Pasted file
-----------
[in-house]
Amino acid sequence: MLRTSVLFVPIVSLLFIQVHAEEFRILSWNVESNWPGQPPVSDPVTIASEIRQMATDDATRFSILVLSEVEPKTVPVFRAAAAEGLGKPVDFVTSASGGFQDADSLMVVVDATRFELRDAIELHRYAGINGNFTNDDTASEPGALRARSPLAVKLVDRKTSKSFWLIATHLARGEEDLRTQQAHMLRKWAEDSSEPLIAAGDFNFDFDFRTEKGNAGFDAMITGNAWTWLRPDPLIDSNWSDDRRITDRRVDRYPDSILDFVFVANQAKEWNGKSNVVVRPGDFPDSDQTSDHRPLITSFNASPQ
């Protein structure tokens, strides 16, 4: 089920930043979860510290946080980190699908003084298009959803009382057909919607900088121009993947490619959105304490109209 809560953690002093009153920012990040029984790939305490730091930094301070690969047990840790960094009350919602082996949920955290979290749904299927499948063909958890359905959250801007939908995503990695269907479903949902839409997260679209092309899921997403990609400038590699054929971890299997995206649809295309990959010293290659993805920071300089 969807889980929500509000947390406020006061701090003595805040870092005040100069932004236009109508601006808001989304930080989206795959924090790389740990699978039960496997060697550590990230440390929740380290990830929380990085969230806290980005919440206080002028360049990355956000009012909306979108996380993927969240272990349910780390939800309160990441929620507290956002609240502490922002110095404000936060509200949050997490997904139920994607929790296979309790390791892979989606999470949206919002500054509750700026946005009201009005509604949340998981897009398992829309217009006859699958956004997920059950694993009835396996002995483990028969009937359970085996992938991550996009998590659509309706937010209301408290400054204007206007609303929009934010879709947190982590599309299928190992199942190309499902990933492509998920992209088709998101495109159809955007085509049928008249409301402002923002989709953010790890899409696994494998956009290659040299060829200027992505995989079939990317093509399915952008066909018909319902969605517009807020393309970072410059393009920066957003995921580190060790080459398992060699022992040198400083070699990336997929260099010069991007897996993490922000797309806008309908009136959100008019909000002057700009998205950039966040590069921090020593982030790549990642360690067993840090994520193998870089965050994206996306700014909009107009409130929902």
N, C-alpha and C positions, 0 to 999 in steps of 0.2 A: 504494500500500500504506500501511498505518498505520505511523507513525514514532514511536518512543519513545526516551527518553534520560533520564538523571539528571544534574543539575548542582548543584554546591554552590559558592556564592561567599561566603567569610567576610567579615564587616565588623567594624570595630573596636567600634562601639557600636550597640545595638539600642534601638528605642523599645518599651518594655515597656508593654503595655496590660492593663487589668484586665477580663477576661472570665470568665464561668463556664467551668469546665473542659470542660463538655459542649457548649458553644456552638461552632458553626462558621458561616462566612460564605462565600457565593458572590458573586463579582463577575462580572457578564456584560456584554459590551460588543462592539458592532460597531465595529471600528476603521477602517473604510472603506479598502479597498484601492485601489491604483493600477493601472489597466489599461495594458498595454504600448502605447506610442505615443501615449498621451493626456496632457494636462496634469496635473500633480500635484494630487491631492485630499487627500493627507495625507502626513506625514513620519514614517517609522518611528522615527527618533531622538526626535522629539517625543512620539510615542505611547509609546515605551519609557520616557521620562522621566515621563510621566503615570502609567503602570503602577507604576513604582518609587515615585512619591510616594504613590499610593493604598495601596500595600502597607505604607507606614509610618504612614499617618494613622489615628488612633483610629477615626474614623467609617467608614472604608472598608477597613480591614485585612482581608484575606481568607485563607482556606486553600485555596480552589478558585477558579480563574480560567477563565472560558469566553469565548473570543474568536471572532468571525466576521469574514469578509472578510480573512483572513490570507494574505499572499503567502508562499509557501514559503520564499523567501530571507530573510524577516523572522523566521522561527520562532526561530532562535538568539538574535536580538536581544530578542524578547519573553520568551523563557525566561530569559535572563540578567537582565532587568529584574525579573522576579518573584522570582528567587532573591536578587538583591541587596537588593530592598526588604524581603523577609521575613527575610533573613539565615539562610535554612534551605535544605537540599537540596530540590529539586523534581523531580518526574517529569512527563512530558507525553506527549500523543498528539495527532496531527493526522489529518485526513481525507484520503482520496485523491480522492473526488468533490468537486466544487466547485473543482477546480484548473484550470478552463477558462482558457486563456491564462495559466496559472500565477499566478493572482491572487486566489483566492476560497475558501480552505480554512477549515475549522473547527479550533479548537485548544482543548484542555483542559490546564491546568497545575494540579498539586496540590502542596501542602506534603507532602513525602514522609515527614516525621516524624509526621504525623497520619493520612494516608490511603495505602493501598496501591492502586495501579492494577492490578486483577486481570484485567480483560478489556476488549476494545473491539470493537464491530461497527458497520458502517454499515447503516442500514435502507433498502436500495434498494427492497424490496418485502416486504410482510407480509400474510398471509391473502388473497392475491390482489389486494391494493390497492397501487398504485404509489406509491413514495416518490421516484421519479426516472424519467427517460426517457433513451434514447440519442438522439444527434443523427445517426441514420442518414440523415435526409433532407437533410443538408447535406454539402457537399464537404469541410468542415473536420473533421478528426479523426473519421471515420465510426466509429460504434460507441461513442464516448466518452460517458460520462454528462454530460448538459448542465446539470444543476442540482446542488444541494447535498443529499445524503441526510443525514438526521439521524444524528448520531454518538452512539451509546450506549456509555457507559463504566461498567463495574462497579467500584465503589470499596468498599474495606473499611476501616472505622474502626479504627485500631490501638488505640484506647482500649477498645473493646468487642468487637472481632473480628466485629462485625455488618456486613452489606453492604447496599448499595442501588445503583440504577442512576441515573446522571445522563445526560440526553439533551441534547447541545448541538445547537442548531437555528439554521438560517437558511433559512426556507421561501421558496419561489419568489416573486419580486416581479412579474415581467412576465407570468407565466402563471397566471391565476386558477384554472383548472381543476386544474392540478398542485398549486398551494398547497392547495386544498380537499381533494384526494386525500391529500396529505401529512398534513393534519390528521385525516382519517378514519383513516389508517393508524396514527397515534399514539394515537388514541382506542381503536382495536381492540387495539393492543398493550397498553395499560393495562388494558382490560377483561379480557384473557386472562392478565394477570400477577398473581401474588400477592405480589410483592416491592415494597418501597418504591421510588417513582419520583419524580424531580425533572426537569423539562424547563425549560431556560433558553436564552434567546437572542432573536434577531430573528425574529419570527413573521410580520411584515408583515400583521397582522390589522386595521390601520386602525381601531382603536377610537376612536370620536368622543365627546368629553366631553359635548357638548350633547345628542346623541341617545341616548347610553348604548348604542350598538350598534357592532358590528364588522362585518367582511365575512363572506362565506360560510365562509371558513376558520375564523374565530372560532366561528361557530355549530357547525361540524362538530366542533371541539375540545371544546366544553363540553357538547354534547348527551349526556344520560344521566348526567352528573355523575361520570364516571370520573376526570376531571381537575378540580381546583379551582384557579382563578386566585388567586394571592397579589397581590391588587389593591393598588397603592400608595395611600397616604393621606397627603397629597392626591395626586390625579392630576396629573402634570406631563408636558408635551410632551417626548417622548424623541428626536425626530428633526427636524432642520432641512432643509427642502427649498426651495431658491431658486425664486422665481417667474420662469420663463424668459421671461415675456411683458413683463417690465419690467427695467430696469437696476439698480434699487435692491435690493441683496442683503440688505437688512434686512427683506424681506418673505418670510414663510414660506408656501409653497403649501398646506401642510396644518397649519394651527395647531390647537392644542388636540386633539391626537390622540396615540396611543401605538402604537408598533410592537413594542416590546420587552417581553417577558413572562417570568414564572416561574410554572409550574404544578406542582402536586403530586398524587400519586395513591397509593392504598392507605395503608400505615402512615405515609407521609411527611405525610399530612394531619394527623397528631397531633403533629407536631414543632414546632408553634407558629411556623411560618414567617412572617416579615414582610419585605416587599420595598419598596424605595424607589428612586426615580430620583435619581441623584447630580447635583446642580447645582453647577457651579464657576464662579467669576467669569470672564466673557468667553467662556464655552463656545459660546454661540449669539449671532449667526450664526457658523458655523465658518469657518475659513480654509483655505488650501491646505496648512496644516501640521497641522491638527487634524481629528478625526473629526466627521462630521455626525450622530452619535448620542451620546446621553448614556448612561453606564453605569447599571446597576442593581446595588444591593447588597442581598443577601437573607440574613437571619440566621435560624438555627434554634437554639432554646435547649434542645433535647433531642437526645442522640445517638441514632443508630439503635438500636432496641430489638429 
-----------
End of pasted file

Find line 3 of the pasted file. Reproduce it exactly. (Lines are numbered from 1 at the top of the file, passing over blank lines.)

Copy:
């Protein structure tokens, strides 16, 4: 089920930043979860510290946080980190699908003084298009959803009382057909919607900088121009993947490619959105304490109209 809560953690002093009153920012990040029984790939305490730091930094301070690969047990840790960094009350919602082996949920955290979290749904299927499948063909958890359905959250801007939908995503990695269907479903949902839409997260679209092309899921997403990609400038590699054929971890299997995206649809295309990959010293290659993805920071300089 969807889980929500509000947390406020006061701090003595805040870092005040100069932004236009109508601006808001989304930080989206795959924090790389740990699978039960496997060697550590990230440390929740380290990830929380990085969230806290980005919440206080002028360049990355956000009012909306979108996380993927969240272990349910780390939800309160990441929620507290956002609240502490922002110095404000936060509200949050997490997904139920994607929790296979309790390791892979989606999470949206919002500054509750700026946005009201009005509604949340998981897009398992829309217009006859699958956004997920059950694993009835396996002995483990028969009937359970085996992938991550996009998590659509309706937010209301408290400054204007206007609303929009934010879709947190982590599309299928190992199942190309499902990933492509998920992209088709998101495109159809955007085509049928008249409301402002923002989709953010790890899409696994494998956009290659040299060829200027992505995989079939990317093509399915952008066909018909319902969605517009807020393309970072410059393009920066957003995921580190060790080459398992060699022992040198400083070699990336997929260099010069991007897996993490922000797309806008309908009136959100008019909000002057700009998205950039966040590069921090020593982030790549990642360690067993840090994520193998870089965050994206996306700014909009107009409130929902």